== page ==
What's behind Russia and Syria's joint patrol mission?

7 min read
02 February, 2022

Russia is working with Syria to patrol border areas that are under the Bashar al-Assad government’s control. On 24 January, Russia’s Defence Ministry released a statement about its joint air patrol mission with Syrian military pilots along Syria’s borders.

That day, the Russian pilots took off from the Hmeimim Air Base near the coastal city of Jableh while the Syrians took off from airfields near the capital. Fighter, fighter-bomber, and early warning and control aircraft were involved in this joint air patrol. The route of this mission went from along the Golan Heights to southern Syria, and then from the Euphrates River up to northern Syria.

For Russia, what are these patrols supposed to achieve?

“They are about solidarity with the Assad regime and aimed at improving interoperability amongst fighter jets and early warning systems from Russia and Syria, and also linked to Moscow's desire to help Damascus pre-emptively impede threats,” Dr Samuel Ramani, an associate fellow at the Royal United Service Institute (RUSI), explained to The New Arab.

"Israel's airstrikes in Syria have been an irritant for Russia but Moscow has been very careful to avoid a persistent conflict with Israel over these actions"

Moscow is attempting to help Damascus regain control over land in Syria that opposition forces hold. This is part of finishing the job that Moscow started nearly six-and-a-half years ago. The Russians do not want to be playing their current military role in Syria forever.

“Joint air patrols with Damascus are intended to increase the Syrian military’s independent capabilities and assert Syrian sovereignty,” Adam Lammon, the Managing Editor of the National Interest and a Junior Fellow in Middle East Studies at the Center for the National Interest, told TNA. “A more professional Syrian Air Force supports this effort while also reducing Russia’s operational burden in the conflict.”

These joint patrols are “meant to improve its pertinent capabilities so that it can resume anti-terrorist operations in the country without having to completely rely on the Russian Aerospace Forces in this respect like they presently do,” said Andrew Korybko, a Moscow-based American political analyst, in an interview with TNA.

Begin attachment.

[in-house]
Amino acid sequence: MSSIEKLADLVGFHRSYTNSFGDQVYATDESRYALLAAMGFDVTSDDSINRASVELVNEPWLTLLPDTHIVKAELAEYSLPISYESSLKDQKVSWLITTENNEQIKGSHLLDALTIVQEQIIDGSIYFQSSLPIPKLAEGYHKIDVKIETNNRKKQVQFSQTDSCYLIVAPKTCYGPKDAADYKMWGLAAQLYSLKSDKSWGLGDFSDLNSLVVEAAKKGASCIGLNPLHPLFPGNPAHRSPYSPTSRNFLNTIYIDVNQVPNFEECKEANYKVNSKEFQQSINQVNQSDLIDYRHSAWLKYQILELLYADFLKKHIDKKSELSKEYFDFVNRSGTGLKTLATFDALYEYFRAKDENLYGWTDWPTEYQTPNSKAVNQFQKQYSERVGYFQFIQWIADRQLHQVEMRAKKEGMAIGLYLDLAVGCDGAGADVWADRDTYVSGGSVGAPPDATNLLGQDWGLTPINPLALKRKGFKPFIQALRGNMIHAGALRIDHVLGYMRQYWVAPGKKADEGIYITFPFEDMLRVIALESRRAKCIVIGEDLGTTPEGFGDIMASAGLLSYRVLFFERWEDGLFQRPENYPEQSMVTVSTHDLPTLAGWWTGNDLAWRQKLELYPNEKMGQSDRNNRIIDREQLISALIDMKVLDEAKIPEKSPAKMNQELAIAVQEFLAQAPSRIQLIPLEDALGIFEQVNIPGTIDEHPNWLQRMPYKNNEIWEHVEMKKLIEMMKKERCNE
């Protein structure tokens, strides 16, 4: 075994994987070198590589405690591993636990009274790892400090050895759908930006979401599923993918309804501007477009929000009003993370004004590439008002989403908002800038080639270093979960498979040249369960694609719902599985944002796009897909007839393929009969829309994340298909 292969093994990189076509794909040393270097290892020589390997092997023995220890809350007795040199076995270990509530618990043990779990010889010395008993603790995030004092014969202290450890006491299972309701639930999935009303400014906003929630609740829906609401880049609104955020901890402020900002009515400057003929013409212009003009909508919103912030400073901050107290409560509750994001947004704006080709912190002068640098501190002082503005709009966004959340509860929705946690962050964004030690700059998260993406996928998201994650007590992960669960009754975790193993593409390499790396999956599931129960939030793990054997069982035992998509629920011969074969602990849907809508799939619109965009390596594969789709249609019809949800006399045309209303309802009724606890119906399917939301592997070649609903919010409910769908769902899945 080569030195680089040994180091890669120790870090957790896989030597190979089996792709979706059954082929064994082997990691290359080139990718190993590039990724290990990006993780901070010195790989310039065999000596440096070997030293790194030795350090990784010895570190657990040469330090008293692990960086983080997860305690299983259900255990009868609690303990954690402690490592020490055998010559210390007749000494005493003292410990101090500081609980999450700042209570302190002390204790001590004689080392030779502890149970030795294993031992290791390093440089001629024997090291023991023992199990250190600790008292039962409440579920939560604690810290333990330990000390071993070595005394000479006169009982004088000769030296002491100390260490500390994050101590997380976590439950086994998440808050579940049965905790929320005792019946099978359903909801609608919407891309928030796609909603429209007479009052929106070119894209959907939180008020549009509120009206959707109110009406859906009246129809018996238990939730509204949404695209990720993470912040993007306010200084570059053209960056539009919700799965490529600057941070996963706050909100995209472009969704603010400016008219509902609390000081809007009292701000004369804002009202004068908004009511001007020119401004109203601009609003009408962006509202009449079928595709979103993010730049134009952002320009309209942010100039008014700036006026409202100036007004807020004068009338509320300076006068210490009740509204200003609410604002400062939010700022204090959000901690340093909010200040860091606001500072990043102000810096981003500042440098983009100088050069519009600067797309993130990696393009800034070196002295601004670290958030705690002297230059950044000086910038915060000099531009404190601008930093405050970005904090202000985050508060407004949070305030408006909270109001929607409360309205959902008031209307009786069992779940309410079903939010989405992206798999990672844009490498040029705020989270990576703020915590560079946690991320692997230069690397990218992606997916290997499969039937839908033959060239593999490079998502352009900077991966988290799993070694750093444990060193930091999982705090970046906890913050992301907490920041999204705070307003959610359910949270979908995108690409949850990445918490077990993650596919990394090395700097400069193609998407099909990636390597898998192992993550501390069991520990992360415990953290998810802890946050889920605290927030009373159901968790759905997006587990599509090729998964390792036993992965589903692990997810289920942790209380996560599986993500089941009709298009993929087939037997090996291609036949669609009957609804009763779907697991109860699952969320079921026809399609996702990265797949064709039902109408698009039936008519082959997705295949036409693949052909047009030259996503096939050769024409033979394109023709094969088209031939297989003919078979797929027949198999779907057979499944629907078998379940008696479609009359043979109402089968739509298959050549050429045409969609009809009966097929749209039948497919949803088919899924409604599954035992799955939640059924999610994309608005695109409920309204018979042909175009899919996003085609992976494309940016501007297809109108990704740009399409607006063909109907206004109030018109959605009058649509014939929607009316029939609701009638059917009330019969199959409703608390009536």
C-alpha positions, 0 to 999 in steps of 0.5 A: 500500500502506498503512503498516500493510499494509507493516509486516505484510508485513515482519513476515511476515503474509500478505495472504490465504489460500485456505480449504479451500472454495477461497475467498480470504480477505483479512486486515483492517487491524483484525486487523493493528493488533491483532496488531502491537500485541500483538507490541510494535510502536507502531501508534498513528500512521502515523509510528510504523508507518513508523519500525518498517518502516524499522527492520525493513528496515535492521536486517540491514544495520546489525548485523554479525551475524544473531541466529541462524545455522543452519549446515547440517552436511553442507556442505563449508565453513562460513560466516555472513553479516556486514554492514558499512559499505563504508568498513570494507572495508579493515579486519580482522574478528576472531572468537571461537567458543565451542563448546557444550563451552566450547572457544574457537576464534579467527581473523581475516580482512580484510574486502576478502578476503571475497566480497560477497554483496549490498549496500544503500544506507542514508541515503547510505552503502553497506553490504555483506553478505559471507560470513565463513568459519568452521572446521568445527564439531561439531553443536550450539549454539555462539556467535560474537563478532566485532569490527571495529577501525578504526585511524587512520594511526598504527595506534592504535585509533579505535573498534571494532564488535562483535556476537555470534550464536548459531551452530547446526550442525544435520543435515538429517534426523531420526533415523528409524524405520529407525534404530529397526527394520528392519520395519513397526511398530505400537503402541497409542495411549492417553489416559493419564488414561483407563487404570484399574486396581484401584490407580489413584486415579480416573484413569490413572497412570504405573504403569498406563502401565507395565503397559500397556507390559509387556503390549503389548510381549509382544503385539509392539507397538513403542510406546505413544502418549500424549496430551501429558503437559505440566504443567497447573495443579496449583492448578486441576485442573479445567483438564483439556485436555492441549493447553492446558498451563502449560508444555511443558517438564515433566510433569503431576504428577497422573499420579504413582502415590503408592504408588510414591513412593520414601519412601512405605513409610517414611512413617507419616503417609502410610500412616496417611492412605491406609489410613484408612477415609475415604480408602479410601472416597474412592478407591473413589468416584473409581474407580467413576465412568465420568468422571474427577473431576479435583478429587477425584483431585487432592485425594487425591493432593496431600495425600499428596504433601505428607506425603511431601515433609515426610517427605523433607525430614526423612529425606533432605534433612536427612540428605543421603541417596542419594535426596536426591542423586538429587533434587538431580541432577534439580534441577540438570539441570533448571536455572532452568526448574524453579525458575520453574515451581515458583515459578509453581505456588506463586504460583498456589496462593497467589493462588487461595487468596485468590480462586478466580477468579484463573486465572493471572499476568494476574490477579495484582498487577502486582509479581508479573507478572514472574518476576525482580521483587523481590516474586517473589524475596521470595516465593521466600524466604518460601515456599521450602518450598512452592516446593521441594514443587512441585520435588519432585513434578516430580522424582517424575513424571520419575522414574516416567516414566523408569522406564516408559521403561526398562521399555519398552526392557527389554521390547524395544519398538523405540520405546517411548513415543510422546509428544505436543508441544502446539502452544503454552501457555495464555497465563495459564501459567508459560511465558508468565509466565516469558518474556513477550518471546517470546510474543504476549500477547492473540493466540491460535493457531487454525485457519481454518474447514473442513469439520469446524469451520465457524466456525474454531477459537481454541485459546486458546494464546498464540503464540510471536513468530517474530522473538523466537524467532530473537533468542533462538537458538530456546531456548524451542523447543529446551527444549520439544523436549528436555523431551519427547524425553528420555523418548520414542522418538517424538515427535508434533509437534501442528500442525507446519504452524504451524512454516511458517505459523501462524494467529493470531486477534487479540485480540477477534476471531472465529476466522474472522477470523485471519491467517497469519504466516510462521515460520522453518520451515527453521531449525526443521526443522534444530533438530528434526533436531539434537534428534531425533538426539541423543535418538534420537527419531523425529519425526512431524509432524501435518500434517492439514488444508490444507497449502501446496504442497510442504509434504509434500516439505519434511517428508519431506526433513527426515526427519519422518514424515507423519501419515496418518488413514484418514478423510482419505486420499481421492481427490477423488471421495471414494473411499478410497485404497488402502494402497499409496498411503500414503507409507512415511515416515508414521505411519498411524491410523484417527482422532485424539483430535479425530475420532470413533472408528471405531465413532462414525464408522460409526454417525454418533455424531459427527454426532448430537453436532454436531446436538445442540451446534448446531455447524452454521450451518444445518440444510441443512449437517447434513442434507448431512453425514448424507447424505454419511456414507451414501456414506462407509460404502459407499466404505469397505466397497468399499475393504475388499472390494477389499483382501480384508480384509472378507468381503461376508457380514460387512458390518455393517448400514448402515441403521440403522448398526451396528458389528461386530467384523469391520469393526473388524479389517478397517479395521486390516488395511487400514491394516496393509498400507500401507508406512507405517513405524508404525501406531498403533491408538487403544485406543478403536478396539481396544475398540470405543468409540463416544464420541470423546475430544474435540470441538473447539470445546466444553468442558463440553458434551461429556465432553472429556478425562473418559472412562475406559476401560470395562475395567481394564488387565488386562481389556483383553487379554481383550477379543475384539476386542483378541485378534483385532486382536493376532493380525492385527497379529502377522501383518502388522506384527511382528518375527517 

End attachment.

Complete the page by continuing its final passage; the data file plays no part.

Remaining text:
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Israeli and Turkish positions in Syria

With the Golan Heights under Israeli occupation and Idlib under the control of Hayat Tahrir al-Sham and Turkish-backed Free Syrian Army factions, how will Israel and Turkey view such patrols?

It is critical to appreciate the extent to which Israel and Turkey have had different experiences with Russia’s military role in Syria. While Israel has targeted the Syrian army’s positions and pro-Assad militias on countless occasions, Tel Aviv has managed to avoid any confrontation with Russia.

Back in 2015, Israel and Russia managed to arrange a deconfliction mechanism that has succeeded in preventing any clashes between the two countries in Syria. Yet, Turkey, on the other hand, has had a more confrontational experience vis-à-vis Russia in Syria, exemplified by the November 2015 Russian Sukhoi Su-24 shootdown.

“Joint patrols are symbolic, especially since they show that the Syrian Air Force still exists and is supported by Russia,” said Korybko. “Nevertheless, they shouldn’t be seen as a hostile sign against any regional player.”

Ultimately, the Russians are not trying to do much at all to incentivise the Israelis to change their conduct in Syria. Although Moscow, to some extent, sees Israel’s strikes against targets in Syria as counterproductive and destabilising, Russian officials also believe that Iran is engaged in rather destabilising conduct in Syria too.

Russia's military intervention in Syria began in 2015. [Getty]

Within this context, Russia has basically permitted the Israelis to bomb Syria - a known truth that has led officials in both Damascus and Tehran to accept that Moscow does not always share their views when it comes to questions surrounding Israel’s belligerence in Syria.

“Israel's airstrikes in Syria have been an irritant for Russia but Moscow has been very careful to avoid a persistent conflict with Israel over these actions,” explained Korybko. “I think that the latest patrols are unlikely to be a major irritant in the Russia-Israel relationship, but they will likely come up in routine discussions between officials from the two countries.”